At Appnovation we have had a lot of growth over the last 2 years and with this growth community contributions have not kept up. Therefore we’re currently working on a community contributions program to try to inspire the company as a whole to work closer with all the open source communities. We’re also embedding this within the sales and pre-sales process too, so we can ensure our clients know about and understand the open source communities behind the software we’re using with them.

It’d be great to hear your thoughts, ideas, and views. In return there will be more blog posts with progress updates.

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Jun 27 2016
Jun 27

The Workflow Initiative was announced just over a month ago and since then I have been working on the first phases full-time. Here’s what I’ve touched:

In Drupal 8.1.x the RevisionLogInterface was introduced, but not used. In 8.2.x the Node entity will use it. Also BlockContent entity will use it.

When we make everything revisionable we’ll need all entities to get their base fields from the base class. So from 8.2.x all content entities inherit their base fields.

To help people make sensible decisions Node revisions will now be enabled by default.

We got into a pretty annoying issue when trying to add revision fields to entities which already had data because the revision field couldn’t be set to NOT NULL. Andrei wrote an awesome patch to allow an initial from field to be set. We therefore set the revision id as the entity id.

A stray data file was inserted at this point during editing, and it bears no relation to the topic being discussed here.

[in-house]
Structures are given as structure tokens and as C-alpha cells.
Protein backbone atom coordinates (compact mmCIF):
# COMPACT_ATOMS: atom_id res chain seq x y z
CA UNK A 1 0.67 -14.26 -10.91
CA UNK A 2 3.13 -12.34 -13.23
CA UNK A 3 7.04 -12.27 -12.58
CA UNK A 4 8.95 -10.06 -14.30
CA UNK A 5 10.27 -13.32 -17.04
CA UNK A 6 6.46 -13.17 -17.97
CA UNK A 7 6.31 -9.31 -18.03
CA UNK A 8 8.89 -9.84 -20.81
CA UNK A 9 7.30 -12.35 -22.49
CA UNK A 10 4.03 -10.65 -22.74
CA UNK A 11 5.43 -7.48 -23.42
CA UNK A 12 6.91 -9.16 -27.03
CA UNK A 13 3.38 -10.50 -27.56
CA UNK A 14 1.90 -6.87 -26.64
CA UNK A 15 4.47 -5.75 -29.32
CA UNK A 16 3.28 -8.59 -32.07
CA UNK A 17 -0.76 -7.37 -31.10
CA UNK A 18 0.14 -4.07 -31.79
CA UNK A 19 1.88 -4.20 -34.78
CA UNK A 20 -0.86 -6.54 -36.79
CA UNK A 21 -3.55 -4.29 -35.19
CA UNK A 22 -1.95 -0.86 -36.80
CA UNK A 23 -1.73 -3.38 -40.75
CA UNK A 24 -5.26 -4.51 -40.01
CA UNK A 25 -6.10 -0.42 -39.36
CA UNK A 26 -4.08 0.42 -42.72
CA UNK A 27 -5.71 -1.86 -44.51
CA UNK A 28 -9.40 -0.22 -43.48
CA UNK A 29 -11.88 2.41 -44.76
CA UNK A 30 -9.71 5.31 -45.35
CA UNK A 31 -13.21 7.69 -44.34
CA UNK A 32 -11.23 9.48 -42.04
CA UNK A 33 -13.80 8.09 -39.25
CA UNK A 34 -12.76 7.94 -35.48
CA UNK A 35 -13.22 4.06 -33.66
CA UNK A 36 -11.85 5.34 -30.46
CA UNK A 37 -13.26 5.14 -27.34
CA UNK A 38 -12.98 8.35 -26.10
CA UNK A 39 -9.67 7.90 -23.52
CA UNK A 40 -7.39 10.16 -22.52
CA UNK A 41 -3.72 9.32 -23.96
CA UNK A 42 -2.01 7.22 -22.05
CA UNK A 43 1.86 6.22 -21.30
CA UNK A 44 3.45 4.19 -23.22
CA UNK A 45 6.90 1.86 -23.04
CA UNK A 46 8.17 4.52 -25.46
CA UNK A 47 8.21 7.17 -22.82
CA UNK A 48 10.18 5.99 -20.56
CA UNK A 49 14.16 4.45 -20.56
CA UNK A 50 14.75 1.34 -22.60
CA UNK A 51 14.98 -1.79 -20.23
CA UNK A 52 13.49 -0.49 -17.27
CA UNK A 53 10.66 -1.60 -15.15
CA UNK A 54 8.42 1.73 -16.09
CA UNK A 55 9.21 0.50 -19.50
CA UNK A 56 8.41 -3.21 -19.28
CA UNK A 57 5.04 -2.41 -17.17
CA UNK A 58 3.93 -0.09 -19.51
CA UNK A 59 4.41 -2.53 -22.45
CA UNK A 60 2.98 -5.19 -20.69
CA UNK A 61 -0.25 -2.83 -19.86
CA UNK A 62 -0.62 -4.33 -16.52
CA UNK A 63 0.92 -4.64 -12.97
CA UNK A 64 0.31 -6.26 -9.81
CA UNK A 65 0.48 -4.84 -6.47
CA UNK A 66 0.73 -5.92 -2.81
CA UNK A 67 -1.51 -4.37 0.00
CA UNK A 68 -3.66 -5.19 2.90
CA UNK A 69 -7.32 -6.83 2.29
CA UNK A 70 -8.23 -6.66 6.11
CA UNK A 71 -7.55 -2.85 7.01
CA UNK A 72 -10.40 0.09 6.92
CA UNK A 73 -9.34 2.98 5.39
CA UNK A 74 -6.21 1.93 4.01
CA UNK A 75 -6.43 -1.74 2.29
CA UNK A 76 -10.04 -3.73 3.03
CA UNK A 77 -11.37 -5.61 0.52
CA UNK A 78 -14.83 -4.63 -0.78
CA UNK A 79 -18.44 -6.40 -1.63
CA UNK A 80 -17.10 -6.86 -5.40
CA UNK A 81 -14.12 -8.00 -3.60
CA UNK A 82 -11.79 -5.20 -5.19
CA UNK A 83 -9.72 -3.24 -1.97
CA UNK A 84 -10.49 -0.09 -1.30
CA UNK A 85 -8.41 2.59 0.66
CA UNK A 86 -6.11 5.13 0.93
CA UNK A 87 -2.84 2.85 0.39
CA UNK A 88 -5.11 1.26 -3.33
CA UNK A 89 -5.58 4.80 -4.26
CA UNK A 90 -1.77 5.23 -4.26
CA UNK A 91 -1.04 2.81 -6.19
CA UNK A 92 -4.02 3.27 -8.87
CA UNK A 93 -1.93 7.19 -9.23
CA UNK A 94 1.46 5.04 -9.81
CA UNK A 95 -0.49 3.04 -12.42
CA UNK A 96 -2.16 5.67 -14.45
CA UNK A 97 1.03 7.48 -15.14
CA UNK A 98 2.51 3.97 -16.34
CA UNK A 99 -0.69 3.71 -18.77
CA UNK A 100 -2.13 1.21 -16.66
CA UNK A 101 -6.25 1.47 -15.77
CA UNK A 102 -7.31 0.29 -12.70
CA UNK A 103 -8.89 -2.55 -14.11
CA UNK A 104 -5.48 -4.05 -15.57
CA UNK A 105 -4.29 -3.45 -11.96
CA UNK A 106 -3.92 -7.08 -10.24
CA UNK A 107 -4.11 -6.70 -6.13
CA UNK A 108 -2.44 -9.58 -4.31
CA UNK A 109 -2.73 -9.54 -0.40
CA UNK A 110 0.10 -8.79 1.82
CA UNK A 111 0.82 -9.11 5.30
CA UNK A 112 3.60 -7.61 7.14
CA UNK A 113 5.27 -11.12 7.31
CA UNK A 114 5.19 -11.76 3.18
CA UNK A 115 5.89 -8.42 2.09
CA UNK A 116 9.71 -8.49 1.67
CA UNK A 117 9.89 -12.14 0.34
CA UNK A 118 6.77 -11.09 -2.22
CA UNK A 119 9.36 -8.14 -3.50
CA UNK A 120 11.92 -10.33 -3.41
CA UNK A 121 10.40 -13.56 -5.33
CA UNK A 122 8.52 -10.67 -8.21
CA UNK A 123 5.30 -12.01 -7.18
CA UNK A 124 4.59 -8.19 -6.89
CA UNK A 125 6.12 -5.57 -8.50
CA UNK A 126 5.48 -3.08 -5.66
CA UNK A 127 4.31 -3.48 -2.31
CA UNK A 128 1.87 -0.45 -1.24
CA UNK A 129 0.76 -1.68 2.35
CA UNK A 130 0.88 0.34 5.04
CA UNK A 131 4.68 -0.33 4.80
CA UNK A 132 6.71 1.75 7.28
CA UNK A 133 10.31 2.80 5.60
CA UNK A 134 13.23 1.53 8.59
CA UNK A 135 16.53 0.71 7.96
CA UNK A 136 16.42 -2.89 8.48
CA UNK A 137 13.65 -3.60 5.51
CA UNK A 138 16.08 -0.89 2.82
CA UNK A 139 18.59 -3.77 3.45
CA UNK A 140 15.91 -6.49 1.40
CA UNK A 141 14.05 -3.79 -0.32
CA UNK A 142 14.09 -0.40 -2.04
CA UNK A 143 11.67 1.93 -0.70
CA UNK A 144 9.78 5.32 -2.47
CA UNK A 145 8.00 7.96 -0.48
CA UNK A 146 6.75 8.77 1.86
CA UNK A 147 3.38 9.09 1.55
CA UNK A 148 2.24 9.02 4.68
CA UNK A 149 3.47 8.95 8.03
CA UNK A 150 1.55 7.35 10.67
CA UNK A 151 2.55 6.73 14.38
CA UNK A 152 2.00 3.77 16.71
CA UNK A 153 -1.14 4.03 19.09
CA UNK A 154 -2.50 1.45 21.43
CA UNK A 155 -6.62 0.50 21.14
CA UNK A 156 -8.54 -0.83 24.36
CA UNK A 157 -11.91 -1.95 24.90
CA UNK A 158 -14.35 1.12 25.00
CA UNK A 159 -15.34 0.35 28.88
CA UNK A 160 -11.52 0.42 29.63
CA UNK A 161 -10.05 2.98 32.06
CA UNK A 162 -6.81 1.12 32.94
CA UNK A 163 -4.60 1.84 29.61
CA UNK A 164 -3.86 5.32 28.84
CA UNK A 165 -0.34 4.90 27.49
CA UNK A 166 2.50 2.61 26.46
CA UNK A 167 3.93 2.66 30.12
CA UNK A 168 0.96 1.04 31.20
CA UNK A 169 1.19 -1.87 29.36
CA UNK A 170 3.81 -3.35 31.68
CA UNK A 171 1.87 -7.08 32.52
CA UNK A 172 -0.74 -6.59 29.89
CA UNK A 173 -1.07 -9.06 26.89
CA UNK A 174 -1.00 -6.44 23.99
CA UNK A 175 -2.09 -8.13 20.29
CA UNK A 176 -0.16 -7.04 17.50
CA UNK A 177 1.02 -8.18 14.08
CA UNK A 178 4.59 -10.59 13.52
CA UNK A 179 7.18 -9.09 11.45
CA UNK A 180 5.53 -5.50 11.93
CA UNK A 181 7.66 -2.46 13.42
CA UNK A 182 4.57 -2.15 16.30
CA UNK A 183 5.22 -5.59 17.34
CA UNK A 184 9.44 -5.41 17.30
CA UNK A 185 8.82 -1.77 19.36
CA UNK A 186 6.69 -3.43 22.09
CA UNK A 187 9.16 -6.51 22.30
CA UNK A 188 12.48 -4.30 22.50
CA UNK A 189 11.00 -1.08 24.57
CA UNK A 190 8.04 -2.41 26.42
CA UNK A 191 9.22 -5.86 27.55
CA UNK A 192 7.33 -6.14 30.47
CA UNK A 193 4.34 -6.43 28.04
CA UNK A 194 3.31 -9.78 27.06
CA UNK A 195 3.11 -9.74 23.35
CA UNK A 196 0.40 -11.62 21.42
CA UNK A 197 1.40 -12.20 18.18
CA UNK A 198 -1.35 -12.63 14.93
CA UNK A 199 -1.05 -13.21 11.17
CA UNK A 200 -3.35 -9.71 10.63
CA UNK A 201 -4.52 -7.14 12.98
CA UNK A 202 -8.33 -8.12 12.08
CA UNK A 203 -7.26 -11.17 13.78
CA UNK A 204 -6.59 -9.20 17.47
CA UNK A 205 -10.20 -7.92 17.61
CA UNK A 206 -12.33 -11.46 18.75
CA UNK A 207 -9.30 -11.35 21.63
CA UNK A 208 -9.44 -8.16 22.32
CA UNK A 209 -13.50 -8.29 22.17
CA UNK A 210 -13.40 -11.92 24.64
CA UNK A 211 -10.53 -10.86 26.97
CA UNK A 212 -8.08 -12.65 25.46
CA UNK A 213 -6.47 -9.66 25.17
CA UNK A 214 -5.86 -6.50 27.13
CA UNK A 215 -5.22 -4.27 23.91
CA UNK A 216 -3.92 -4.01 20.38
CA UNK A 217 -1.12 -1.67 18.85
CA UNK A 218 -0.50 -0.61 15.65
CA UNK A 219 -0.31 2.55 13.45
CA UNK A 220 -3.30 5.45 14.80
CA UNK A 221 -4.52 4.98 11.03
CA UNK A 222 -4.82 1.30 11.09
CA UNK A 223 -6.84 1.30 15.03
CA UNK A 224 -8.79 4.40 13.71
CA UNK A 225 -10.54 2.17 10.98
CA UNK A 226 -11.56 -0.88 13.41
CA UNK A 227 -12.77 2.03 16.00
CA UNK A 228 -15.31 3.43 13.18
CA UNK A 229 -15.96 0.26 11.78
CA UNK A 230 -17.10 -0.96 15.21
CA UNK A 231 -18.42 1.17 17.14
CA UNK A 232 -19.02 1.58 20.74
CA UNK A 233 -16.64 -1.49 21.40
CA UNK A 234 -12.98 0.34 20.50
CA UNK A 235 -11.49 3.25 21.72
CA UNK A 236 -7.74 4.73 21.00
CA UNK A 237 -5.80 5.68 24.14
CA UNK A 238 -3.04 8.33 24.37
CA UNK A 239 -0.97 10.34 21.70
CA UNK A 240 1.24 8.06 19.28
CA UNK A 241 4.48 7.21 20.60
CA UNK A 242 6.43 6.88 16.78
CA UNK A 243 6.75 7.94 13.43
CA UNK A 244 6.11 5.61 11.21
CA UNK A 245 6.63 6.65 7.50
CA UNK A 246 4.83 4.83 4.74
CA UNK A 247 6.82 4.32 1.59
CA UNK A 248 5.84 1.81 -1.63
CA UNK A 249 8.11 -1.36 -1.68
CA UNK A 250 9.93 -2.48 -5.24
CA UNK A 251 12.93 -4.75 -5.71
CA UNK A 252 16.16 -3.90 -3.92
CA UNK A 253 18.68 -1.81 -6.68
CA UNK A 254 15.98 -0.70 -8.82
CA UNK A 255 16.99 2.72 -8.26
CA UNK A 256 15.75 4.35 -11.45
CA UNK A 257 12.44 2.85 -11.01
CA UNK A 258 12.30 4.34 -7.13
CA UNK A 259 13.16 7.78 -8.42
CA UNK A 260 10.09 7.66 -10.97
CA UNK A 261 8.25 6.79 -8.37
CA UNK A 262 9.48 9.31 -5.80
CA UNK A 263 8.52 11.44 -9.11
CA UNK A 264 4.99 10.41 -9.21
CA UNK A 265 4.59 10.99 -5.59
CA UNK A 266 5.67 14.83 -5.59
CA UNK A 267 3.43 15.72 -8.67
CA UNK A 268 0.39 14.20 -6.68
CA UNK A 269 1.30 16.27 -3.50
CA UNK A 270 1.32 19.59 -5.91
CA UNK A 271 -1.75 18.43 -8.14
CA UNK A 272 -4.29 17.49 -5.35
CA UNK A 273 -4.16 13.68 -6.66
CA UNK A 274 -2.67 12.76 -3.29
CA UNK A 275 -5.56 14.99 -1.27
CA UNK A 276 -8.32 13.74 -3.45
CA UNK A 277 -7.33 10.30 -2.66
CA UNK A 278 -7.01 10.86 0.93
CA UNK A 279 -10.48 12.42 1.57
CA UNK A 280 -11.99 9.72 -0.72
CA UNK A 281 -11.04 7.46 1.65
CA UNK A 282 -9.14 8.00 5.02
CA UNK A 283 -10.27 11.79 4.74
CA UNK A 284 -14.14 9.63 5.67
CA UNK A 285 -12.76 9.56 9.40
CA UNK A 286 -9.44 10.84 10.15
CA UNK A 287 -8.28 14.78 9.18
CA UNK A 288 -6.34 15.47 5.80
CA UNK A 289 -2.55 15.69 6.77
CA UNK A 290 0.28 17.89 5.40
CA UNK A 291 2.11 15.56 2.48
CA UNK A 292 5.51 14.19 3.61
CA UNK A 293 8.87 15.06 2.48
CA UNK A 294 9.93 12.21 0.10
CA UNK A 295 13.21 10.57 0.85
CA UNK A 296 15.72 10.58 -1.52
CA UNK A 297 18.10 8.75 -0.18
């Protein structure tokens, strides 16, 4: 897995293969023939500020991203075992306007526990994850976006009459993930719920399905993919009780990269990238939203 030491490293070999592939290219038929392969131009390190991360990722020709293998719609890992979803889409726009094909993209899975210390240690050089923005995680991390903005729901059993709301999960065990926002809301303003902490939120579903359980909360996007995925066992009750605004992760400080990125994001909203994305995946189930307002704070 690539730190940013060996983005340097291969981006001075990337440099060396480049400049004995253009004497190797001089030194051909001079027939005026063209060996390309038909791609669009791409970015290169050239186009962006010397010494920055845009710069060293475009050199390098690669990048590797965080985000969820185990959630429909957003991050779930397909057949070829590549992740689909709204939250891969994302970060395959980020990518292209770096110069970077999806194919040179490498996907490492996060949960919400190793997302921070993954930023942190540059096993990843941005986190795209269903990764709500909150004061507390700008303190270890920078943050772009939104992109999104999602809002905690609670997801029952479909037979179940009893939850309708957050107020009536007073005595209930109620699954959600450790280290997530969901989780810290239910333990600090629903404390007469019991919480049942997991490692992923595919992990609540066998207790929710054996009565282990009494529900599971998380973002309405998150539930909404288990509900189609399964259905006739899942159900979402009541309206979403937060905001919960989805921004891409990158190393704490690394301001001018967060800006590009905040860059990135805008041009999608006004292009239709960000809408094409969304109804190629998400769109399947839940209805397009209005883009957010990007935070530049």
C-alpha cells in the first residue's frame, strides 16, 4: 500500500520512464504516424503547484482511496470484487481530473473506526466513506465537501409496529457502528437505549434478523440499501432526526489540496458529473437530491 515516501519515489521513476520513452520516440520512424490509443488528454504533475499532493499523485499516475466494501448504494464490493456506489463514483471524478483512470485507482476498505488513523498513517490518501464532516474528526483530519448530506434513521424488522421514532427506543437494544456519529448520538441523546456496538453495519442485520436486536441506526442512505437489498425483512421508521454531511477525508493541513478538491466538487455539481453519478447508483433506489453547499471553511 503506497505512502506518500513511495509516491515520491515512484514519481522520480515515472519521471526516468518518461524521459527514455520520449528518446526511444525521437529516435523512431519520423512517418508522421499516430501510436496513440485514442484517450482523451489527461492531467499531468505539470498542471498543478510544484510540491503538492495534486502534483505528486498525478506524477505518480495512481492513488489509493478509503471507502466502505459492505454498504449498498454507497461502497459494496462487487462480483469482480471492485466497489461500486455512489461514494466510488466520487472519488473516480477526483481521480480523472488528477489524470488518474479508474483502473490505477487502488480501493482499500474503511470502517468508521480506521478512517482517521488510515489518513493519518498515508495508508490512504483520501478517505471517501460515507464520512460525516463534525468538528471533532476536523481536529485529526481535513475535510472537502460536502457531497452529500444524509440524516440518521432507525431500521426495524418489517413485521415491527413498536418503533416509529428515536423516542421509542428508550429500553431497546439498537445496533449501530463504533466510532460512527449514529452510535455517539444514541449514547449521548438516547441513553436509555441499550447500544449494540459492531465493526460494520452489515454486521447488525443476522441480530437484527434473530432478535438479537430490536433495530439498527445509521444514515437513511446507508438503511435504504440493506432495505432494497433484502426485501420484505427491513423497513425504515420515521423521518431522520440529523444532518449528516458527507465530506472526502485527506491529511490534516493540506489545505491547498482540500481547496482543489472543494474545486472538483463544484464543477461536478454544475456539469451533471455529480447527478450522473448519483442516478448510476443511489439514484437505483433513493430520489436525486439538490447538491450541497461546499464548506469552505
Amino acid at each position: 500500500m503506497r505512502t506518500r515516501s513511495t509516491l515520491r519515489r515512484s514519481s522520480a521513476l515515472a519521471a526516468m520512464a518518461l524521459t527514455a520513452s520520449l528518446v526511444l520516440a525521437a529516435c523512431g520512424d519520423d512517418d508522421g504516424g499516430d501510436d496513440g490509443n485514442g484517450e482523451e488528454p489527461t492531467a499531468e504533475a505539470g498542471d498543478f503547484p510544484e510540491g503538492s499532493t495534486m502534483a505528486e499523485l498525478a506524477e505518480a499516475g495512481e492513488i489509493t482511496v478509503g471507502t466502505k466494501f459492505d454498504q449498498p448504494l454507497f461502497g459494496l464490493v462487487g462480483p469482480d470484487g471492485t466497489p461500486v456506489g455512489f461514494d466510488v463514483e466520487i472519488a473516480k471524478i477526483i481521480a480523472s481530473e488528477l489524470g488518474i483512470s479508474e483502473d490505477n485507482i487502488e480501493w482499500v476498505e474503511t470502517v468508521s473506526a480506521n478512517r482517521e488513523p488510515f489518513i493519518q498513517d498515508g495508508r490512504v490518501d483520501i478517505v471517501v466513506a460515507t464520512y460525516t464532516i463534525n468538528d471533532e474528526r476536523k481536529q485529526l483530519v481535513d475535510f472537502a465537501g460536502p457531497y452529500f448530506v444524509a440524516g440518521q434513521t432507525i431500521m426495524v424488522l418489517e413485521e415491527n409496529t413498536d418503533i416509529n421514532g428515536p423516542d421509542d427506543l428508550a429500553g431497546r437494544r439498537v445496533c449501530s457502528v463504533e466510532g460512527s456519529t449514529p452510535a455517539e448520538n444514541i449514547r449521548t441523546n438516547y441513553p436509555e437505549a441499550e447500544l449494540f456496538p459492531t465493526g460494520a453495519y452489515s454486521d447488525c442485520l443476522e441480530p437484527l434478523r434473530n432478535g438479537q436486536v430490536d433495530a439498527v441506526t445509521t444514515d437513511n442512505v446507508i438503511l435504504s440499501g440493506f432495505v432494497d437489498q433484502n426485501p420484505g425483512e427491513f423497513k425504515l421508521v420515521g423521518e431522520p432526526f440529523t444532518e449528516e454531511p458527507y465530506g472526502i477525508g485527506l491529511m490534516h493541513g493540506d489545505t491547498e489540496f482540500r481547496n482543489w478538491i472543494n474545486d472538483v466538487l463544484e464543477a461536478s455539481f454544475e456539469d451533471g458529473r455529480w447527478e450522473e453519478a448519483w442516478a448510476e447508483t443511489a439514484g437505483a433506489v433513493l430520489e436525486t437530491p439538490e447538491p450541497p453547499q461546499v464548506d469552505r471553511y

When we make everything revisionable we’ll need an upgrade path, to test this the Shortcut entity is being upgraded to revisionable by a new service. This has still not been committed, so reviews are welcome.

We’re trying to get Workbench Moderation into core as Content Moderation. Still lots to do to make this happen, but the patch is there with passing tests.

Initial work has also started to get an archive field into all entities. This will allow us to have CRAP (create, read, archive, purge) workflow, create a trash system, and replicate entity deletion through environments.

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May 16 2016
May 16
Submitted by timmillwood on Mon, 16/05/2016 - 09:36

Last week I presented the plan for the Drupal Workflow Initiative at DrupalCon New Orleans. Please review the ever evolving plan at: https://www.drupal.org/node/2721129.